EMODnet Human Activities » News » Liquid vs. dry bulk goods – which one prevails?

Liquid vs. dry bulk goods – which one prevails?

featured image

Dear reader, as of July 2018 on the EMODnet Human Activities portal you can see the most recent datasets for maritime traffic of vessels, goods, and passengers!

These data are available from 2001 onwards for most of the EU maritime Member States. Obviously, maritime transport statistics are not transmitted by the landlocked countries with no maritime traffic such as Czech Republic, Luxembourg, Hungary, Austria or Slovakia.

A newly updated dataset on traffic of goods reveals that, annually since 2010, the Netherlands, with 34,6 tonnes per inhabitant, remained the largest maritime freight transport country in Europe in 2016. Other busy countries were Latvia (31 tonnes), Estonia (25 tonnes) and Belgium (21 tonnes). At the bottom of the traffic of goods were Poland and Romania with only about 2 tonnes per inhabitant. Looking at these stats, it could be observed that rarely populated countries are among the top, what should be taken into consideration together with the ‘Rotterdam effect’, when bringing conclusions.

Among the traffic of goods in the port cities, Rotterdam maintained its position as one of Europe’s top three ports in 2016, followed by Antwerp and Hamburg.

liquid bulk goods

Among the goods, liquid bulk goods such as crude oil, gasoline, diesel and biofuels, liquid chemicals, edible oils and fats prevail, accounting for 38% of the total cargo handled in the main EU ports in 2016. The most specialised ports in handling liquid bulk goods were Botas and Trieste.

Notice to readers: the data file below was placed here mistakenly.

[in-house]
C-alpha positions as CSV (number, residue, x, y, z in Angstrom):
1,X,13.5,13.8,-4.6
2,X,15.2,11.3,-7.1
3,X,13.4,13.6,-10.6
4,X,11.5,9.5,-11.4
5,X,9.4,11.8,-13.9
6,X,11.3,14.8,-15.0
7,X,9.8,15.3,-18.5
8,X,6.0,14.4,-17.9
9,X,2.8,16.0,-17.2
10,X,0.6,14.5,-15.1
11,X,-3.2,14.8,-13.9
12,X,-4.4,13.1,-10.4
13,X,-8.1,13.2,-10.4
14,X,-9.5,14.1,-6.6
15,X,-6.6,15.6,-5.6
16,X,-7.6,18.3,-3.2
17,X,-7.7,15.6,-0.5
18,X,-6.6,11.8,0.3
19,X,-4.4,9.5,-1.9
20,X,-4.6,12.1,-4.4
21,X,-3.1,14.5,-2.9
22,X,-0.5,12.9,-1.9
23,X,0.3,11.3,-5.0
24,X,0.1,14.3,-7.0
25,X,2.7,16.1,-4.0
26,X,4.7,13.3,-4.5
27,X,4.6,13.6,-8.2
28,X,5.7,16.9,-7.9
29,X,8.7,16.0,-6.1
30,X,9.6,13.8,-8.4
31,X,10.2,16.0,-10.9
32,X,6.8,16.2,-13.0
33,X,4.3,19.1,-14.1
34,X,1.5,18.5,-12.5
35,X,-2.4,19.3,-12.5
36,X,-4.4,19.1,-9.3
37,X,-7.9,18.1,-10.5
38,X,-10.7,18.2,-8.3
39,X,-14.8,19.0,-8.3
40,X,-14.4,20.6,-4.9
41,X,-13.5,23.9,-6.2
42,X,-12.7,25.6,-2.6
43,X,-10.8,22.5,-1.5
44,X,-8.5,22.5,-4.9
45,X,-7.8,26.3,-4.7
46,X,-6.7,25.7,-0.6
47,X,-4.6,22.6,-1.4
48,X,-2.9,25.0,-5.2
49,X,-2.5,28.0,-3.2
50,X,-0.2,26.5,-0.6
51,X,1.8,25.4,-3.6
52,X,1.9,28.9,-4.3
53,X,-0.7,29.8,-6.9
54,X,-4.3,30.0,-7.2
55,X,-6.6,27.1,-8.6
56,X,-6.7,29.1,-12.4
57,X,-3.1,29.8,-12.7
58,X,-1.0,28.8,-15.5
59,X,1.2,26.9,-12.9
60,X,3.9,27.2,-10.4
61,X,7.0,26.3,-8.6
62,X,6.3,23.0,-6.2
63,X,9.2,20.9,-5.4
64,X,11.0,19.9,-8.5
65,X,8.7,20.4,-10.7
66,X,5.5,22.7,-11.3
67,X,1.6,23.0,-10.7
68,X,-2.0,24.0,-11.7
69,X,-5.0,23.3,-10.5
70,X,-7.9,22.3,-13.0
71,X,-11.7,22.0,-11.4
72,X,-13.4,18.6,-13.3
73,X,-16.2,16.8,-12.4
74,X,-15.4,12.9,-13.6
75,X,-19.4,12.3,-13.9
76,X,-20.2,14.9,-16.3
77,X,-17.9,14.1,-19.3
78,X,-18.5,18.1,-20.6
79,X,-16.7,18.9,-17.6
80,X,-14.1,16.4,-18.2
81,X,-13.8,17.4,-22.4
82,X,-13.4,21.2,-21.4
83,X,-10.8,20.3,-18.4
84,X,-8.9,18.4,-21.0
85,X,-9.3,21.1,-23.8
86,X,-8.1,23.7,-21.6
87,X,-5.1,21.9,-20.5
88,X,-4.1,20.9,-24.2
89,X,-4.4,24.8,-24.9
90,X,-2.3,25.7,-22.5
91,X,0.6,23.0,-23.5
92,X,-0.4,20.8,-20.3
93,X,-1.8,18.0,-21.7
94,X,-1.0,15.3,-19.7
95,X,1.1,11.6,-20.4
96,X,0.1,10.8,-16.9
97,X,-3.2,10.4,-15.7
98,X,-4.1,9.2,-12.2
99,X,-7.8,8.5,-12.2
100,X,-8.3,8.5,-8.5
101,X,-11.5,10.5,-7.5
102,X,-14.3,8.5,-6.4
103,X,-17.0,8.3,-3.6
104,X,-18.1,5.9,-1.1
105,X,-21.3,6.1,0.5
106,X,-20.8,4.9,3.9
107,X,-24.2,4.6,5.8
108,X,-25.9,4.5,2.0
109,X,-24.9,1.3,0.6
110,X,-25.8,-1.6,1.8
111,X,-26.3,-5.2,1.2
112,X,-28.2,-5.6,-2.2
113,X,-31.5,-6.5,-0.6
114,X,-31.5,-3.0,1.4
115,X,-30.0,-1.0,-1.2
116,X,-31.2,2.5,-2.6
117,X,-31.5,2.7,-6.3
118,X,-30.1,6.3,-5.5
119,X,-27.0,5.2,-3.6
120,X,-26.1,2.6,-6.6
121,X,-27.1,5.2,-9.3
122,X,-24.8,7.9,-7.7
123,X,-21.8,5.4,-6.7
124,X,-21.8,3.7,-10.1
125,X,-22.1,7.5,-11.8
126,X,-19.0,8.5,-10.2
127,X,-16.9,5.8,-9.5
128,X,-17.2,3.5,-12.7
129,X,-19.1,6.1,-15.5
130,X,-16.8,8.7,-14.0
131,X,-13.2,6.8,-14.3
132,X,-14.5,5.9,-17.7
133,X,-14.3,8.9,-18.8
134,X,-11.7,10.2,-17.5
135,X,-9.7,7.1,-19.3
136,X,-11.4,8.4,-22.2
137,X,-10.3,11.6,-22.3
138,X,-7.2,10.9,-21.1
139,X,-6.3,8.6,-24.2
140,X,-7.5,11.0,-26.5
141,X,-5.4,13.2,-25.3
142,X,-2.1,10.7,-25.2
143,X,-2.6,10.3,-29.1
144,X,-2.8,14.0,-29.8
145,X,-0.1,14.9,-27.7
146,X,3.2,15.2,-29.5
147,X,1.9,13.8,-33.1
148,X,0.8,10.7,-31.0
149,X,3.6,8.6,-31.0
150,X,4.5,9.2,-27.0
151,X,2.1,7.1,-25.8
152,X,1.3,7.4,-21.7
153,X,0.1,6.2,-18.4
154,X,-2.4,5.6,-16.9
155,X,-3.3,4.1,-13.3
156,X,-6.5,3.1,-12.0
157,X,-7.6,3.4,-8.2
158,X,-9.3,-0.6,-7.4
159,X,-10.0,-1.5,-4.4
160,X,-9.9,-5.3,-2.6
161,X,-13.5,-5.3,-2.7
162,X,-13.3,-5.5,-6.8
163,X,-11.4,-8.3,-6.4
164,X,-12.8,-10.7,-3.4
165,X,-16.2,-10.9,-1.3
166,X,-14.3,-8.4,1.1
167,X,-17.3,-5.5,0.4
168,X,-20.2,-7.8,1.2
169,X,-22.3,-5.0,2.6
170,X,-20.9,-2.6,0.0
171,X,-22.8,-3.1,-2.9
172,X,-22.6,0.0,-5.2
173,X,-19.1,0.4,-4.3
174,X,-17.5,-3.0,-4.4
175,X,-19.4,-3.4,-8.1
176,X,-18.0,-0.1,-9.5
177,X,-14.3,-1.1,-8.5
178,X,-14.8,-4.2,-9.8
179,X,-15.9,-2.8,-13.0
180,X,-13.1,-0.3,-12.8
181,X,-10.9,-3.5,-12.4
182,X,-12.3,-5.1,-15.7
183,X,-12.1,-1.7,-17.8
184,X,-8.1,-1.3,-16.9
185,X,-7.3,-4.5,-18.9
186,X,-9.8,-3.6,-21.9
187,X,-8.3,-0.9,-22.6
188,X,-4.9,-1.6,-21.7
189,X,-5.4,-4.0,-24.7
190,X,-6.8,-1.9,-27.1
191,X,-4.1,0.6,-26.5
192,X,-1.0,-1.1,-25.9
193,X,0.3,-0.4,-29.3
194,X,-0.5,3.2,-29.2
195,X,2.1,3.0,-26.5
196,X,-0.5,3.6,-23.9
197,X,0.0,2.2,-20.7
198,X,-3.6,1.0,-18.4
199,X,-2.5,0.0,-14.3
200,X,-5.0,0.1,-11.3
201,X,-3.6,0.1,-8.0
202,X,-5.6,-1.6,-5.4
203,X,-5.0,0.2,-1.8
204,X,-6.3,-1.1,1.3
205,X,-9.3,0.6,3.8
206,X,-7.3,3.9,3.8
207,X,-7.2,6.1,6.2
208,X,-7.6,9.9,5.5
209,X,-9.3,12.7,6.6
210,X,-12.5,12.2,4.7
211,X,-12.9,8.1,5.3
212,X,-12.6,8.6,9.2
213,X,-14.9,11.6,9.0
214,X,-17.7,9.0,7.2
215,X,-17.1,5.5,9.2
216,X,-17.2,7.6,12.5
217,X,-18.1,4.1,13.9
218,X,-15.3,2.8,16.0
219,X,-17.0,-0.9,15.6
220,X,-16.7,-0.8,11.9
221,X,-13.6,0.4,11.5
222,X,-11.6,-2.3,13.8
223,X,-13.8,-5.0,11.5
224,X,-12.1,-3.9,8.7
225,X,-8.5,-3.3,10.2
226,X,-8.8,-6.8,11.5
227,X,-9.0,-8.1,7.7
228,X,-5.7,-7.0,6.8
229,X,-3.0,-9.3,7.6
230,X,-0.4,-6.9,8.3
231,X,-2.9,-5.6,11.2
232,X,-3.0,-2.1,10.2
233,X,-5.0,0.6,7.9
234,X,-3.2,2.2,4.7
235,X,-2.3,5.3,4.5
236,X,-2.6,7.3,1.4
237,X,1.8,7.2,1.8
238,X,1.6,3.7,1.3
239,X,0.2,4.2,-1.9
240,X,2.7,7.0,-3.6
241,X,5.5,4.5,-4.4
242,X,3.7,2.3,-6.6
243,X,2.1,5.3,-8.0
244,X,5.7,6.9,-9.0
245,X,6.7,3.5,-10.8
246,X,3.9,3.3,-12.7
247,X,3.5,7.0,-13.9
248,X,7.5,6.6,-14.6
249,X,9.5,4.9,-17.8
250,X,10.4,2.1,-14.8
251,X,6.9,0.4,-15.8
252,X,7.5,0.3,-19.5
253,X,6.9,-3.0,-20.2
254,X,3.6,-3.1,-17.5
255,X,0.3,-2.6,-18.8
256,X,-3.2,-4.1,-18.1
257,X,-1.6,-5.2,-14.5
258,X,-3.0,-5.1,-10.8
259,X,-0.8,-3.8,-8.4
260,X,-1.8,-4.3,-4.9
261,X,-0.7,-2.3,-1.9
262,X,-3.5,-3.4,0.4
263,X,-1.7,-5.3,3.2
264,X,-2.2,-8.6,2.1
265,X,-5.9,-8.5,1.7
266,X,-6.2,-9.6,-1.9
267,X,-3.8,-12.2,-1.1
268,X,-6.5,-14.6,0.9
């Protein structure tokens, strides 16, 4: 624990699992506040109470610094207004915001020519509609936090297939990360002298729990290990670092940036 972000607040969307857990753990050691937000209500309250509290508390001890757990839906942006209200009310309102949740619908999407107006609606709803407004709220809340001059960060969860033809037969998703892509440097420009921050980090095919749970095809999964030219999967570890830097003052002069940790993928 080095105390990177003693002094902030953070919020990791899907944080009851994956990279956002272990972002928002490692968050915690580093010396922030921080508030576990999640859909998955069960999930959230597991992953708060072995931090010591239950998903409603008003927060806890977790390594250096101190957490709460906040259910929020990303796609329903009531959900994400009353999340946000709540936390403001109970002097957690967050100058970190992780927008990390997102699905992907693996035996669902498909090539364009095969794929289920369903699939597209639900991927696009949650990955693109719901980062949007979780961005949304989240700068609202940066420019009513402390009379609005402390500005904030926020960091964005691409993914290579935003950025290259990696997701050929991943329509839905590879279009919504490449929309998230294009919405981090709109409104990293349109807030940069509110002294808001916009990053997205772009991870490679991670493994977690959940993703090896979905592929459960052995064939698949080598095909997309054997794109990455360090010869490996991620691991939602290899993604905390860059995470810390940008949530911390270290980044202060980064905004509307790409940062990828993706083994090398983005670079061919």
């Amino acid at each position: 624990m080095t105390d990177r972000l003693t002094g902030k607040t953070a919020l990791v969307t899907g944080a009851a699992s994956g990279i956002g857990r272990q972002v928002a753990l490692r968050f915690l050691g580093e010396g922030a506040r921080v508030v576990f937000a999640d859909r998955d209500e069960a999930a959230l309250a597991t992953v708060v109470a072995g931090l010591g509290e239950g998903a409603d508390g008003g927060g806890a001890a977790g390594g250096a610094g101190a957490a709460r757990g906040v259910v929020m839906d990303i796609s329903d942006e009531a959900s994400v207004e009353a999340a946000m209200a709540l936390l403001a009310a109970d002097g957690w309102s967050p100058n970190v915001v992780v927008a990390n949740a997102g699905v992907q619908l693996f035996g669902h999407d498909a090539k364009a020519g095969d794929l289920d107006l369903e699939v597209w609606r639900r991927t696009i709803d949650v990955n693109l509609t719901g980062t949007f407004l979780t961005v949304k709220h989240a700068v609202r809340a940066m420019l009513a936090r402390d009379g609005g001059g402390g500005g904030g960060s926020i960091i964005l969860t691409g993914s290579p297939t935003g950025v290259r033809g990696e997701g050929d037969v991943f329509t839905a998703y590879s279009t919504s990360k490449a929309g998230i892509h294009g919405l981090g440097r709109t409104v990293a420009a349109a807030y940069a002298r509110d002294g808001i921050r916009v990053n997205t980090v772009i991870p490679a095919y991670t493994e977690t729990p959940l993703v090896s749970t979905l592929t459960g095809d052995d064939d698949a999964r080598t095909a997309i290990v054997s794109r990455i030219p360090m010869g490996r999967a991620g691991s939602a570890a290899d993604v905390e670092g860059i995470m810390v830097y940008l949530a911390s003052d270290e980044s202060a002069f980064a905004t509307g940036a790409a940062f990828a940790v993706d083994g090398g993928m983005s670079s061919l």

Dry bulk goods which are mostly unprocessed raw materials that are destined to be used in the global manufacturing and production process, both major bulks or minor bulks, accounted for about 22% of total traffic of goods in 2016. Major dry bulk commodities include coal, iron ore and grain, whereas minor bulks include steel products, sugars and cement.

These are only some of the highlights from extensive maritime traffic datasets available on our Human Activities portal, so we invite you discover more and immersing yourself in the bulk of statistics presented here.

The information and views set out in this blog are those of the author and do not necessarily reflect the official opinion of the European Commission. Neither the European Commission nor any person acting on the European Commission's behalf may be held responsible for the use which may be made of the information therein.

July 6th, 2018 | Written by

Filed under: News · Tags: ,

Leave a Reply